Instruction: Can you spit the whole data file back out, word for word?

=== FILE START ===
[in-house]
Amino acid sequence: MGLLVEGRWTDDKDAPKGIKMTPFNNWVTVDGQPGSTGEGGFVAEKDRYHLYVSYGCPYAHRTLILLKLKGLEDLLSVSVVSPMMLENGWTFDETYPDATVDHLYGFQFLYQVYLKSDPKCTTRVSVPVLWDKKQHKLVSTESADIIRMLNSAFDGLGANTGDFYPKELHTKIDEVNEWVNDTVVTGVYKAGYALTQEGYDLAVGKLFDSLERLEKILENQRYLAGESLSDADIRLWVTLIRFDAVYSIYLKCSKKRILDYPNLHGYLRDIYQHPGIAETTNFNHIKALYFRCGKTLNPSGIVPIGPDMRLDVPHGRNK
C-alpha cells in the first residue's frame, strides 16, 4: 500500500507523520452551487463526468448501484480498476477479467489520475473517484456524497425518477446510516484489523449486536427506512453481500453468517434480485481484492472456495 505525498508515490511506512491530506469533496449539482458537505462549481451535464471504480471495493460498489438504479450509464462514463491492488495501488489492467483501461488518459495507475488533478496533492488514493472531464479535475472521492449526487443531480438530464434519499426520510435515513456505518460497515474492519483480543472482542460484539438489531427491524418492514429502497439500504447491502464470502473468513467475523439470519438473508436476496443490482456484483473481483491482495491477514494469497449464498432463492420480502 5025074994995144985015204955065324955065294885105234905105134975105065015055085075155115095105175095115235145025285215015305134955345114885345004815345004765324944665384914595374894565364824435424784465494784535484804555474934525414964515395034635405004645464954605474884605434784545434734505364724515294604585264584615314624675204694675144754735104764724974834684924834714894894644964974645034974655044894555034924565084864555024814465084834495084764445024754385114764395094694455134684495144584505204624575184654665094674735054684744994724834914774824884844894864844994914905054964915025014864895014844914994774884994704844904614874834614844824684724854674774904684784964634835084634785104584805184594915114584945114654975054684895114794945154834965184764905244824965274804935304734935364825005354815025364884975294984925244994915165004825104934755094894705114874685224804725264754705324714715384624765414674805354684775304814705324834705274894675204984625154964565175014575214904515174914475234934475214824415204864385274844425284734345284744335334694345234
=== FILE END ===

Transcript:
[in-house]
Amino acid sequence: MGLLVEGRWTDDKDAPKGIKMTPFNNWVTVDGQPGSTGEGGFVAEKDRYHLYVSYGCPYAHRTLILLKLKGLEDLLSVSVVSPMMLENGWTFDETYPDATVDHLYGFQFLYQVYLKSDPKCTTRVSVPVLWDKKQHKLVSTESADIIRMLNSAFDGLGANTGDFYPKELHTKIDEVNEWVNDTVVTGVYKAGYALTQEGYDLAVGKLFDSLERLEKILENQRYLAGESLSDADIRLWVTLIRFDAVYSIYLKCSKKRILDYPNLHGYLRDIYQHPGIAETTNFNHIKALYFRCGKTLNPSGIVPIGPDMRLDVPHGRNK
C-alpha cells in the first residue's frame, strides 16, 4: 500500500507523520452551487463526468448501484480498476477479467489520475473517484456524497425518477446510516484489523449486536427506512453481500453468517434480485481484492472456495 505525498508515490511506512491530506469533496449539482458537505462549481451535464471504480471495493460498489438504479450509464462514463491492488495501488489492467483501461488518459495507475488533478496533492488514493472531464479535475472521492449526487443531480438530464434519499426520510435515513456505518460497515474492519483480543472482542460484539438489531427491524418492514429502497439500504447491502464470502473468513467475523439470519438473508436476496443490482456484483473481483491482495491477514494469497449464498432463492420480502 5025074994995144985015204955065324955065294885105234905105134975105065015055085075155115095105175095115235145025285215015305134955345114885345004815345004765324944665384914595374894565364824435424784465494784535484804555474934525414964515395034635405004645464954605474884605434784545434734505364724515294604585264584615314624675204694675144754735104764724974834684924834714894894644964974645034974655044894555034924565084864555024814465084834495084764445024754385114764395094694455134684495144584505204624575184654665094674735054684744994724834914774824884844894864844994914905054964915025014864895014844914994774884994704844904614874834614844824684724854674774904684784964634835084634785104584805184594915114584945114654975054684895114794945154834965184764905244824965274804935304734935364825005354815025364884975294984925244994915165004825104934755094894705114874685224804725264754705324714715384624765414674805354684775304814705324834705274894675204984625154964565175014575214904515174914475234934475214824415204864385274844425284734345284744335334694345234